There’s a lot to love and get excited about on television. Head over to social media and write about your favorite television moment, whether it happened last week or 20 years ago.
Have a TV themed night
Invite over your favorite people for TV dinners while watching your favorite program. Complete the evening with a family game like Scene It, or a television themed game like Loony Tunes, Monopoly, or Yu-Gi-Oh!
Go ahead and binge
Do you forego a good TV binge because you think you should be getting stuff done? This day was made for you! Put on some cozy sweats, make yourself some popcorn and indulge in episode after episode of your favorite show. If you feel any guilt over such a leisurely activity, remind yourself that you're supporting the ideals of the United Nations with your actions—or in this case, inaction.
The 5 Best TV Shows Of All Time According To IMBD
Planet Earth 2
David Attenbrough’s documentary series from 2016 explores nature all across the world and is full of delicate narration and stunning visuals.
The original Planet Earth was filmed in 2006 and was basically the same as Planet Earth 2, but with slightly older technology capturing the footage.
Band of Brothers
The war drama miniseries focuses on the story of Easy Company, 506th Regiment of the 101st Airborne Division from 1942 to the end of World War II.
This drama follows a chemistry teacher who discovers he has cancer and decides to go into the meth-making business.
This miniseries covers the nuclear disaster that happened in Chernobyl in 1986 and the cleanup efforts that followed.
Why We Love World Television Day
It acknowledges a daily part of our lives
In the United States, on average, people watch 3.5 hours of television a day. Whether it's news, sports, concerts, shows, or movies we turn to television to entertain and inform. Television as entertainment isn’t limited to the United States either. There are roughly 610 million viewers globally. Knowing there is a day devoted to its higher purposes allows us to feel better about our decision to indulge in a little T.V. at the end of the day.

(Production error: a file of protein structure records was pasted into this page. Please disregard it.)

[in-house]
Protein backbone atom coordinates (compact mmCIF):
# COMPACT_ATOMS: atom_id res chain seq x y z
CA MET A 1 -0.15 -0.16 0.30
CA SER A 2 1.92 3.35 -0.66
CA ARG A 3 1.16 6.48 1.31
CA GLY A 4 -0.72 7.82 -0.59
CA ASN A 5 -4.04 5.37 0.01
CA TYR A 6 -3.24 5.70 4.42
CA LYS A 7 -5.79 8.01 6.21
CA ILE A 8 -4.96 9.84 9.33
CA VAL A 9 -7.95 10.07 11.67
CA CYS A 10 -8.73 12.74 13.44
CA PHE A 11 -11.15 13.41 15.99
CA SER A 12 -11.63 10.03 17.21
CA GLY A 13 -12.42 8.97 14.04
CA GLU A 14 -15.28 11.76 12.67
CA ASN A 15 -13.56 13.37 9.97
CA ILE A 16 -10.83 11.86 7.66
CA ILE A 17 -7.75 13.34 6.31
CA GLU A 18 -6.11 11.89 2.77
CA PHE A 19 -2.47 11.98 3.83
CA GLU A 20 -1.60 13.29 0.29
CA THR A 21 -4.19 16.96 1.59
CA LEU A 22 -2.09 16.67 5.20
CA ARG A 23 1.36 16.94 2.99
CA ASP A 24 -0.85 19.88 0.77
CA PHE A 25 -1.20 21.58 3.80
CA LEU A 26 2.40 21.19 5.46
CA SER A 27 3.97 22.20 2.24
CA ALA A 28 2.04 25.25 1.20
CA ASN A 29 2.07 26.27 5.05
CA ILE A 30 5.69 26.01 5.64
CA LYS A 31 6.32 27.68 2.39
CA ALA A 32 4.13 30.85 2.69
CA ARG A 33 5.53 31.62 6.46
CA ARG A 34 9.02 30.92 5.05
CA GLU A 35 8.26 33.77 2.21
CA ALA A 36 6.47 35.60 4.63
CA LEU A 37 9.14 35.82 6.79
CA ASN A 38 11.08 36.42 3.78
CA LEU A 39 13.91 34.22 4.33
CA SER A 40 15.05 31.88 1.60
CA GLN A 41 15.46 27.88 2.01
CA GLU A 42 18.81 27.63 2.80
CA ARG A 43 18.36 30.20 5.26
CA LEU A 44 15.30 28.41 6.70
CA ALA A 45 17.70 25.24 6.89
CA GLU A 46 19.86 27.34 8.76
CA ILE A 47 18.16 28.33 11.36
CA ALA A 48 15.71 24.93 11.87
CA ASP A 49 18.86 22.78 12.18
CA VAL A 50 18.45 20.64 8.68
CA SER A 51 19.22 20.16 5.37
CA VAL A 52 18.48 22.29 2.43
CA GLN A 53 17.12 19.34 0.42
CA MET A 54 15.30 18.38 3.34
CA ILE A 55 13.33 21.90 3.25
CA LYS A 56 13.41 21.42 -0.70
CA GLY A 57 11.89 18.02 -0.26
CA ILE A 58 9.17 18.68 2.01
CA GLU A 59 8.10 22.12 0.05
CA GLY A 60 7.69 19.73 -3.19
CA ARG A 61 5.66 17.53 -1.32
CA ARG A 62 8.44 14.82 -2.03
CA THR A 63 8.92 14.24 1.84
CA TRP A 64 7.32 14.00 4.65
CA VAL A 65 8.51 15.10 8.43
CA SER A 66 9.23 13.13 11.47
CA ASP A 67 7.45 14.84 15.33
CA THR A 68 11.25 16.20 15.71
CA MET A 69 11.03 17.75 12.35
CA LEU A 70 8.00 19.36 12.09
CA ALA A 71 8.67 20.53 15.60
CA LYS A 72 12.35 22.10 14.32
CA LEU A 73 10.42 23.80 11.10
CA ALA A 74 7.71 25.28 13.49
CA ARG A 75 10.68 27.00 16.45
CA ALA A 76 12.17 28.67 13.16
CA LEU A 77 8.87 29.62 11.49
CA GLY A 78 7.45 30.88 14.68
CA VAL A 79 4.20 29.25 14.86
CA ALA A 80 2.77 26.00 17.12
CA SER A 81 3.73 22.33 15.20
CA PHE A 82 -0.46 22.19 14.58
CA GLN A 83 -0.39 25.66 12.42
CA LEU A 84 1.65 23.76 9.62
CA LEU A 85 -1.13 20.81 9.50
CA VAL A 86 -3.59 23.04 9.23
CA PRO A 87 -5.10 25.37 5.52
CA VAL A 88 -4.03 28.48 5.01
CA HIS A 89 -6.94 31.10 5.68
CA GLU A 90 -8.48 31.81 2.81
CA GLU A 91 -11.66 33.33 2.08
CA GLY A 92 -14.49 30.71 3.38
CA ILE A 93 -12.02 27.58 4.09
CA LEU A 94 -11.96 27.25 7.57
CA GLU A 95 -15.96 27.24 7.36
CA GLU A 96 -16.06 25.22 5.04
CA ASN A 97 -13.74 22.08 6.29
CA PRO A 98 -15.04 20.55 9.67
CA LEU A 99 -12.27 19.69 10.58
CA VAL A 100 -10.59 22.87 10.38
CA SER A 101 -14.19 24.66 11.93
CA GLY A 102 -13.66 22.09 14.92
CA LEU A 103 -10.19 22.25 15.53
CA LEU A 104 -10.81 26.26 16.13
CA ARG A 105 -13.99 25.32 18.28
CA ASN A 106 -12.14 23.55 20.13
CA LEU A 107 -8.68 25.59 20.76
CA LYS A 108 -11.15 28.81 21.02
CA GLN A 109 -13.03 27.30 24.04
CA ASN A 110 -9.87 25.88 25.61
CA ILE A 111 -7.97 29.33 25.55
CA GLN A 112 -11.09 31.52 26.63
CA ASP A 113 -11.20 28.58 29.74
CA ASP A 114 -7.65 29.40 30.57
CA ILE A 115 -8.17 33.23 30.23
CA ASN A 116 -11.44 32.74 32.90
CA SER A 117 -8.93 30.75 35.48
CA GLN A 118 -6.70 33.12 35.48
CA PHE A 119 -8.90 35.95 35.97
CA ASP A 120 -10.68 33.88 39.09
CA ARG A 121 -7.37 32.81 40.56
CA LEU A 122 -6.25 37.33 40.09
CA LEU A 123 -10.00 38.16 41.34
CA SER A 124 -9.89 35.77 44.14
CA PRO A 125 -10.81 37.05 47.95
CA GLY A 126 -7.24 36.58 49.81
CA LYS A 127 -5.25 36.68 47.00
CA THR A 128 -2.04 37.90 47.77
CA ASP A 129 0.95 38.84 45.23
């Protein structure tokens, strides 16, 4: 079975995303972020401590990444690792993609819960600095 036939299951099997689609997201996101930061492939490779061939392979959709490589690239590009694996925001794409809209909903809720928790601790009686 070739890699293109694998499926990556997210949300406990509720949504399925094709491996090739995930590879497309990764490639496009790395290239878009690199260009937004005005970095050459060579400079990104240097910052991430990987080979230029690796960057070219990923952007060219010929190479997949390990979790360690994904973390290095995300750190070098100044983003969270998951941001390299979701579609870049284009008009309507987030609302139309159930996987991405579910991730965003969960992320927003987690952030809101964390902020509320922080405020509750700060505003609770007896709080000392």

It’s a beneficial medium worthy of recognition
At one time, television meant the box sitting in the living room that received radio waves and transmitted images. Those days are gone. Television is now any system which transmits sound and images and is displayed on a screen. It can still be the big screen in the den, but it also refers to your desktop, laptop or phone. As long as they're accessing programs, they're fair game! With its many innovations, T.V. is a source of entertainment and information we access daily.
TV creates community
Head to social media and type in your favorite television show, news program or network and there will be plenty of comments, likes and shares. Television offers a commonly held experience to talk about with others. So whether your interests extend to who has died on The Walking Dead or an interview with the president on Face the Nation, there is a whole community in the virtual world with whom you can gossip.
World Television Day dates